– Ken Adams
    Dec 17, 2023 at 3:04
  • @KenAdams Are you trying to learn how to phrase the comparison of numbers, or are you trying to learn how to use "this is the case (+ for/when/if/...)"? Those are two different questions.
    – gotube
    Dec 18, 2023 at 3:25
  • I'm trying to do the former. There's a type of question in the IELTS test that asks you to compare the subjects in question constantly, so I need as many ways to phrase it as possible to avoid repetition. I've gathered about 5 ways so far, but sometimes it's still not enough. So, I'm wondering if "this is the case for" is practical for this purpose.
    – Ken Adams
    Dec 18, 2023 at 14:17
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    @KenAdams Thanks for that info. I've edited it into your question. "This is the case for..." (without "only") doesn't express contrast at all, and I find it quite difficult to shovel into an IELTS-style answer showing contrast. So, while I'm sure it's possible to write clear and grammatical sentences with it, if it's difficult for me (native speaker, IELTS trainer, above average writing skills, not currently writing a timed IELTS exam) to use it to show contrast, I can't recommend a language learner put it in their tool belt for that purpose.
    – gotube
    Dec 21, 2023 at 1:58
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    You might be thinking, "Why is this guy so stubborn? Why doesn't he just use "only" like I said?" If so, let me explain. Writing an IELTS essay in under 20 minutes for me is a burden, so the less I have to brainstorm, the better. Using "this is the case for" means that I only have to add data on the subject examined, e.g. "4% of the emigrants". But if I were to use solely "only", I would have to come up with the verb as well, i.e., "gave this answer". That sometimes can cost me a minute if it's a hard case, and I can't afford to lose it.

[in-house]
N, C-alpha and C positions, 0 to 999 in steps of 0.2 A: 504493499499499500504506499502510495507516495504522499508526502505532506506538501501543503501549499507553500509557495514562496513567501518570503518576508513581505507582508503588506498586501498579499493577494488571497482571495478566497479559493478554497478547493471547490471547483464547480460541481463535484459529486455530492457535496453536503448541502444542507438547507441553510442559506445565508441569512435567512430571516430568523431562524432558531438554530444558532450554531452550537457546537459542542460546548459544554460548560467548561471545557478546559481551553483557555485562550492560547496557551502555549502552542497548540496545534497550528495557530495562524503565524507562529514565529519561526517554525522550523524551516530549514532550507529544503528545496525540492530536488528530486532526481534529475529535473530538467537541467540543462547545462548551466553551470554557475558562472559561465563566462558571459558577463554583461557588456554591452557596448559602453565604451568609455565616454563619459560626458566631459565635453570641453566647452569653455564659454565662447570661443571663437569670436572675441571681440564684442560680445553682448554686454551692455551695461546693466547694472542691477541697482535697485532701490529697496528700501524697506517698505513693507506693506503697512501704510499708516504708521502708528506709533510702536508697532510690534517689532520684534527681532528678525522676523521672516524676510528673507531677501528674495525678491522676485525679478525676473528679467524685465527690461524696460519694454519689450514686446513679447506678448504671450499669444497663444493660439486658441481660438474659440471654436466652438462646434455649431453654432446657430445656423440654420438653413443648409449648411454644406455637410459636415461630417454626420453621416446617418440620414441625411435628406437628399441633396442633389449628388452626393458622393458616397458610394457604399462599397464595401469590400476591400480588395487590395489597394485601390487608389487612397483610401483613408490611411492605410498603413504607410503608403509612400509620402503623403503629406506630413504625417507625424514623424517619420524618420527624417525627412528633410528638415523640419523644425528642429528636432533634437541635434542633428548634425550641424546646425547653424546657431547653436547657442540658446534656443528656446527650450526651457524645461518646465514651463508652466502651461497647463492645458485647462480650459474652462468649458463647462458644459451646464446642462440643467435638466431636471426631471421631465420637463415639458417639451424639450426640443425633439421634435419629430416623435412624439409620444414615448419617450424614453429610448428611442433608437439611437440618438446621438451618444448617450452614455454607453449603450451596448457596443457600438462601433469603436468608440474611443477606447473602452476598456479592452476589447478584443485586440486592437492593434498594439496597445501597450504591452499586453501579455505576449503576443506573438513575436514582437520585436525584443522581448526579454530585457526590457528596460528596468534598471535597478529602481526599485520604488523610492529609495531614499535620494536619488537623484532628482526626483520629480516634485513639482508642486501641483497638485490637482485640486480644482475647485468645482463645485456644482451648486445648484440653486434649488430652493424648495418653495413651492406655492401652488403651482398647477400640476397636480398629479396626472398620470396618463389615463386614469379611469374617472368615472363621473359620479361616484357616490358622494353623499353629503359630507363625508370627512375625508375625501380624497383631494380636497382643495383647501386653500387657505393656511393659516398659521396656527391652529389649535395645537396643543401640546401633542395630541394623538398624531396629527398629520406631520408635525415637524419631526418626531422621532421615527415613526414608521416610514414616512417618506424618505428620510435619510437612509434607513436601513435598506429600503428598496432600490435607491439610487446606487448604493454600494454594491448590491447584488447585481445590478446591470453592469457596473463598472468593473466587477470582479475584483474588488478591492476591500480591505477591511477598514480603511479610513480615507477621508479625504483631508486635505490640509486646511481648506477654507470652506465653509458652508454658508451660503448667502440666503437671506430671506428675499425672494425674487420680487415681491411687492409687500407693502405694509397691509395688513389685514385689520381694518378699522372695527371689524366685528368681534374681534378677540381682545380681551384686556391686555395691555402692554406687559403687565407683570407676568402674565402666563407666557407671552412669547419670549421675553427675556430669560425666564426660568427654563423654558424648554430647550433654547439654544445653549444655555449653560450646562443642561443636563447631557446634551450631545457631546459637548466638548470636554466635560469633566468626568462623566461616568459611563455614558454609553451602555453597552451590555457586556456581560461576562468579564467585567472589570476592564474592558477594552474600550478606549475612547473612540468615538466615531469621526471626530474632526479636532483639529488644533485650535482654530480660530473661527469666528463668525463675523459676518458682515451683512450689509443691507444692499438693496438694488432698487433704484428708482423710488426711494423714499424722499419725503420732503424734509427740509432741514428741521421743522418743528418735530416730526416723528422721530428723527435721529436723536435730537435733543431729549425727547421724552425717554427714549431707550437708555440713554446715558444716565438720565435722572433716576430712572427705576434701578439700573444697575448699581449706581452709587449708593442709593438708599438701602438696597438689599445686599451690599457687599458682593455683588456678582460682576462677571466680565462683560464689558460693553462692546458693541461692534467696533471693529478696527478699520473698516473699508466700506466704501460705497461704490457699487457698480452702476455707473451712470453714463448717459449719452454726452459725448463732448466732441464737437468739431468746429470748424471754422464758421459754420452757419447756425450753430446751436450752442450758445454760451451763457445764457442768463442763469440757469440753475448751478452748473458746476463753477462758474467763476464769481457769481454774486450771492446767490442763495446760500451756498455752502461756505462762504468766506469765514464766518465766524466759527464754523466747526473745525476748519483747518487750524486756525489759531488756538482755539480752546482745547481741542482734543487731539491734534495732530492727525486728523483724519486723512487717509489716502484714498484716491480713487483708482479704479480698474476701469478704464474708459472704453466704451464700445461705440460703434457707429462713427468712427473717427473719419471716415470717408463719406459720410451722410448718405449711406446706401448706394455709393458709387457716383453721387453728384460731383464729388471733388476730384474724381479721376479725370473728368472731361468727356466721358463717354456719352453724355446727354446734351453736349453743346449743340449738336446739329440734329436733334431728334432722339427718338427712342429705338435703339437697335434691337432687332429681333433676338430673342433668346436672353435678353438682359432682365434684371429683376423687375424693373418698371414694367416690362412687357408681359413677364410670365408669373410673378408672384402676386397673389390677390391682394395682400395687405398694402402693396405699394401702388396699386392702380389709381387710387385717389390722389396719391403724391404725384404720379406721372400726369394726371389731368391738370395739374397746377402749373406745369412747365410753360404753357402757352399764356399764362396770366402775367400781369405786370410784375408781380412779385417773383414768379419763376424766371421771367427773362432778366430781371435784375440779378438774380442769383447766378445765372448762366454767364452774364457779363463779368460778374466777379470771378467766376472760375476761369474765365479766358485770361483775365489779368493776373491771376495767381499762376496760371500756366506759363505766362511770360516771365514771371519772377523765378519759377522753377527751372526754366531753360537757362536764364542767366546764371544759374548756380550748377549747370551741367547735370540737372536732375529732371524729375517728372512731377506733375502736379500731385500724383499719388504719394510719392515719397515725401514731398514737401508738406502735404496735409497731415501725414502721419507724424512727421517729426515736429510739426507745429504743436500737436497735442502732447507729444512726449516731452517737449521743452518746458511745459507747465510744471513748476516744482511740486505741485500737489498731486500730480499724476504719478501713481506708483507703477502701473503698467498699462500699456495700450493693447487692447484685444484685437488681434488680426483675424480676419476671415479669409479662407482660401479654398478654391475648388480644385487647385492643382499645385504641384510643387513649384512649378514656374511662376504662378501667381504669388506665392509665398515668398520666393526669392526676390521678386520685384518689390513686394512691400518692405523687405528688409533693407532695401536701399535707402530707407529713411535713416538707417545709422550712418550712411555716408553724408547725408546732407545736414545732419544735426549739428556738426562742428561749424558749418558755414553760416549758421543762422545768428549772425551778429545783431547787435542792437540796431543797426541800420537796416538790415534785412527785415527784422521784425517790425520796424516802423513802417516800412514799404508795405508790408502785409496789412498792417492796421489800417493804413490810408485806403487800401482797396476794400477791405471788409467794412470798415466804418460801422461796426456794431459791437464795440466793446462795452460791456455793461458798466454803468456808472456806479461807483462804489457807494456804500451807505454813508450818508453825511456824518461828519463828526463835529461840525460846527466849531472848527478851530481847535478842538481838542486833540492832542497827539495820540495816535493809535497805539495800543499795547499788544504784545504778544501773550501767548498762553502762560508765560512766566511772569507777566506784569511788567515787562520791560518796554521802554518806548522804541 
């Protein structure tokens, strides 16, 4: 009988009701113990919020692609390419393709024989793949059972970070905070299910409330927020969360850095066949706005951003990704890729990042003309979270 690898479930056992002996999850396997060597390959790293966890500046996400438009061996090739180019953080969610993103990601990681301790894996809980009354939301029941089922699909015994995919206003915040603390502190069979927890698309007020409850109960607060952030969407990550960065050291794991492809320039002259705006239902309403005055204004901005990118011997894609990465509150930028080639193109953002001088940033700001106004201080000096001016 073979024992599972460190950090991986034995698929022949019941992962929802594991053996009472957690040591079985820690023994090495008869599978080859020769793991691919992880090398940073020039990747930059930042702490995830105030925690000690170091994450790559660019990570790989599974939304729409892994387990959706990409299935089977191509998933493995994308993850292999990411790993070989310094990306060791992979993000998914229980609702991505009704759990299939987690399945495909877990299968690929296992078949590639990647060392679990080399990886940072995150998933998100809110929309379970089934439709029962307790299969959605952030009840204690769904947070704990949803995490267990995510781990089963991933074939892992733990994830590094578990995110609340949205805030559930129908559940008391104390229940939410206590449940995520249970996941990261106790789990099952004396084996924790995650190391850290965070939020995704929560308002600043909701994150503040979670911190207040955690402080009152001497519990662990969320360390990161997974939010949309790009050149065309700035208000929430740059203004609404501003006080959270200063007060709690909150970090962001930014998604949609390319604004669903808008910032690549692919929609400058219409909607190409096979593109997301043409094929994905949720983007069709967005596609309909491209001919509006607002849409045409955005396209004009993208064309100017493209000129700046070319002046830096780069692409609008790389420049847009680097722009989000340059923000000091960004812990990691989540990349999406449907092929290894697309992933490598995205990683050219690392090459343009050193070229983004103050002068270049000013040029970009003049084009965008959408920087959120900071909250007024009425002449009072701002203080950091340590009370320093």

– Ken Adams
    Mar 20 at 9:28
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Your examples are somewhat formal and stilted, as @Michael Harvey commented. You may want to consider

... pursuits, ... the (corresponding) figure for emigrants is just 4%.

... Africa, ... the share of global timber production there is just 9%.

this is only the case for may be more common in a conversation like

A: Survey shows that 26% of the immigrants said that they entered the UK for academic pursuits.

B: This is only the case for immigrants from Asia; those from the other continents do not give such high/low figures.

C: Survey shows that 27% of the world's forests are in Africa.

D: This is only the case for last year's survey; this year's figures are likely to be higher/lower/very different.

In the above constructions, the fragment places limitation on the previous statement.

I prefer to place only further back, but I think I am in the minority.

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  • The examples are somewhat formal and stilted, but there is nothing faulty about the grammar. Dec 16, 2023 at 10:14